The Oldest Blog
A first amendment blog for school administrators and attorneys.
Boards of public educational institutions have few options when a member goes off script and engages in disruptive speech in the community. Removing board members from office once elected is laborious if not impossible in many states, including Texas. Since the early 1800s, American public bodies—from the venerable U.S. Senate to the smallest of school boards—have used verbal censure as a form of “counterspeech” to express disagreement with a rogue member’s words or actions. Some have tried to give censures more bite by adding other punishments, such as limiting a censured member’s access to leadership positions or public funds. Critics say censures and related punishments are an example of a toxic “cancel culture” and can have a chilling effect on board member free speech.
Last week, the U.S. Supreme Court upheld a community college board’s “purely verbal” censure of one of its members against a First Amendment challenge. Unfortunately, the Court did not decide whether other punishments issued along with the verbal censure are valid. Are boards left with a response that is all bark and no bite when a board member “breaks bad”? Keep reading for practical considerations and tips for public bodies of all shapes and sizes, including those governing community colleges, other public post-secondary schools, and public K-12 schools.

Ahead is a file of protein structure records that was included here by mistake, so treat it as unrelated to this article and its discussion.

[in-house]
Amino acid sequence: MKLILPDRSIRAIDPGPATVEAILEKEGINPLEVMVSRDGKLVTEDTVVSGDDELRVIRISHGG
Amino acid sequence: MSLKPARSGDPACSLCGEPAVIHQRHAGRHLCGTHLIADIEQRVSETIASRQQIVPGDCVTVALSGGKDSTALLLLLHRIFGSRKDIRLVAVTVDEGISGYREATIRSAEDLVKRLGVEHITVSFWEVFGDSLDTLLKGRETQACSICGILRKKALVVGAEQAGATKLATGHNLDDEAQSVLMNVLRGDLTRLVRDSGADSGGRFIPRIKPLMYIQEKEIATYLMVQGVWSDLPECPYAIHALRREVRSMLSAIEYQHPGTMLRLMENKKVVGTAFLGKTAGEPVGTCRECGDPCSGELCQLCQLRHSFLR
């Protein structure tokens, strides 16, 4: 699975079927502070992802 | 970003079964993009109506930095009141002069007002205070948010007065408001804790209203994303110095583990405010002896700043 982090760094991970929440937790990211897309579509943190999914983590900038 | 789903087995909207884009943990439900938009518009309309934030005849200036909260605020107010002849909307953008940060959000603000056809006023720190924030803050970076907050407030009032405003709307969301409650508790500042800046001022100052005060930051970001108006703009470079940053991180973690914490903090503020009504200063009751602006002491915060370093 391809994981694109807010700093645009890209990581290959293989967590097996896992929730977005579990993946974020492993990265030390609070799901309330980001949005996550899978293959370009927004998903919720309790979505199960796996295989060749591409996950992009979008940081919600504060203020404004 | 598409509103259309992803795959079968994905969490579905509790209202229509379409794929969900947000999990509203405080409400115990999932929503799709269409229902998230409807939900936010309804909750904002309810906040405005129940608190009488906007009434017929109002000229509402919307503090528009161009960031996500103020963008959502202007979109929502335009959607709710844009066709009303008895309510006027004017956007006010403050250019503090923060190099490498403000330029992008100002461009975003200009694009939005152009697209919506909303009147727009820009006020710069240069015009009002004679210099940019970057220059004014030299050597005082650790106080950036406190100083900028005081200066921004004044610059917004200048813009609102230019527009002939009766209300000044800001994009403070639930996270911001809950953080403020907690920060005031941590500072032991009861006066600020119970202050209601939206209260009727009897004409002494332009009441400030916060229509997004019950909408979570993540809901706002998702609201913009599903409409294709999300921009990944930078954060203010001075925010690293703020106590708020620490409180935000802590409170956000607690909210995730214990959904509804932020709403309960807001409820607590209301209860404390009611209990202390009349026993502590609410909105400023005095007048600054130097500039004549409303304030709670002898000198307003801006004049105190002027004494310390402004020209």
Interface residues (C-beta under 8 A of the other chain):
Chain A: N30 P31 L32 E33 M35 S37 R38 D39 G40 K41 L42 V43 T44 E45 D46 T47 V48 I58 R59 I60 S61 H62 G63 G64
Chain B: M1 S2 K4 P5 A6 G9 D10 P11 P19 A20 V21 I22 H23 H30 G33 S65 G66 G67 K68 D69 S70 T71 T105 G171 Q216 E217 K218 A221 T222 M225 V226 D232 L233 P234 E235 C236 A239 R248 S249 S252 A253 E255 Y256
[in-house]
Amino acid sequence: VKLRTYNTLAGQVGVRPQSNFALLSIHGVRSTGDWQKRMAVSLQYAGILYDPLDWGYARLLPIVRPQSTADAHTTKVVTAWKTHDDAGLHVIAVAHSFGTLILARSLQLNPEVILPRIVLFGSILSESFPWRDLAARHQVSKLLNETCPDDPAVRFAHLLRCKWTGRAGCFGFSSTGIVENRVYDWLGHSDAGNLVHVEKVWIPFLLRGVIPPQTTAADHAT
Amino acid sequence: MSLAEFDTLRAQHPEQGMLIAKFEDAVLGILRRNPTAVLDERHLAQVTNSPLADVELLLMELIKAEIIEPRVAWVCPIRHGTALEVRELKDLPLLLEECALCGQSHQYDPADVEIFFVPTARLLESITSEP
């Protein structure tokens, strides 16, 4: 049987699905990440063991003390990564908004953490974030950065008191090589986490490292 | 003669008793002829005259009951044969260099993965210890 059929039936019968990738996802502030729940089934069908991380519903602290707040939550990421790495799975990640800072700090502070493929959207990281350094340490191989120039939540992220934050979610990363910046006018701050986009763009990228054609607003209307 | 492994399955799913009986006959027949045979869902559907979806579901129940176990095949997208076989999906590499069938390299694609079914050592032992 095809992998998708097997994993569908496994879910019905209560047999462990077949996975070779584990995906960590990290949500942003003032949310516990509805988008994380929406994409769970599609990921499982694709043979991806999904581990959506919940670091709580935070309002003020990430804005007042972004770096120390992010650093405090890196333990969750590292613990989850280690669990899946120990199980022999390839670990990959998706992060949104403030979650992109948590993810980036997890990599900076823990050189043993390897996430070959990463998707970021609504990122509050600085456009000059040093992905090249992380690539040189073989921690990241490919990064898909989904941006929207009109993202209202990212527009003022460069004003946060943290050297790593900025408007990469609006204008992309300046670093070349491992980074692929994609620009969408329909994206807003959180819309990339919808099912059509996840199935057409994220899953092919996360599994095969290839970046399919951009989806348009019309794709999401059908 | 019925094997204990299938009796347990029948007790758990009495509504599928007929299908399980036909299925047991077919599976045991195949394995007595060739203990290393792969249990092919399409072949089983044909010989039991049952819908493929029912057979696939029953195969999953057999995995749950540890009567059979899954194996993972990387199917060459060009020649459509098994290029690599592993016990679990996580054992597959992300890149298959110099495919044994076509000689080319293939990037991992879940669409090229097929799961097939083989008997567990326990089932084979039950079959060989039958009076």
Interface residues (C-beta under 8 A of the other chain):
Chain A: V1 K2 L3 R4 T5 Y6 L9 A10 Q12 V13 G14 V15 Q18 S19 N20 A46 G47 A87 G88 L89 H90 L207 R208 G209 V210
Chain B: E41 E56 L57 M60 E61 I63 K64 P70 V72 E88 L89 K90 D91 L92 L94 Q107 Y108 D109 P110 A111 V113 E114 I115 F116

In Houston Community College System v. Wilson, HCC’s Board of Trustees censured one of its members, David Wilson. The Court noted that Wilson regularly disagreed with the Board’s actions, accusing the Board of violating its bylaws and ethics rules. Despite a prior reprimand by the Board, Wilson set up robocalls criticizing other members of the Board to their constituents. He hired a private investigator to follow another trustee to show she was not a resident of the district she represented. He also filed lawsuits against the Board in state court, claiming open-meetings and other violations and costing HCC over $250,000 in legal fees. Wilson’s actions also jeopardized HCC’s accreditations with one of its accrediting bodies.
In 2018, the Board adopted a public resolution censuring Wilson. The resolution stated that Wilson’s conduct was “not consistent with the best interests of the College” and was “not only inappropriate, but reprehensible.” The resolution also imposed other penalties. Wilson could not hold an officer position for the 2018 calendar year. He was ineligible for reimbursement for any college-related travel. And he would have to obtain prior approval to access funds in his Board account for community affairs. The Board also recommended that Wilson receive additional training on governance and ethics.
After the Board’s resolution, Wilson amended one of his state-court lawsuits to add a claim that HCC violated his First Amendment rights through the censure and related penalties. That suit was removed to federal court. The federal trial court that heard the case dismissed the First Amendment claims. Wilson appealed to the Fifth Circuit, which reversed the district court’s dismissal and found that Wilson had stated a viable First Amendment claim based on the Board’s verbal censure.
The Fifth Circuit Court of Appeals, the federal appellate court with jurisdiction over Texas, Louisiana, and Mississippi, found that the verbal censure of Wilson could be First Amendment retaliation. The Fifth Circuit appeared concerned that the Board was engaging in what has come to be known as “cancel culture,” where disfavored opinions are publicly shamed and shut down, chilling open speech. The Fifth Circuit found that the Board’s other punishments (like prohibiting Wilson from holding officer positions and limiting his access to certain funds) did not violate his First Amendment rights because he was not entitled to those privileges.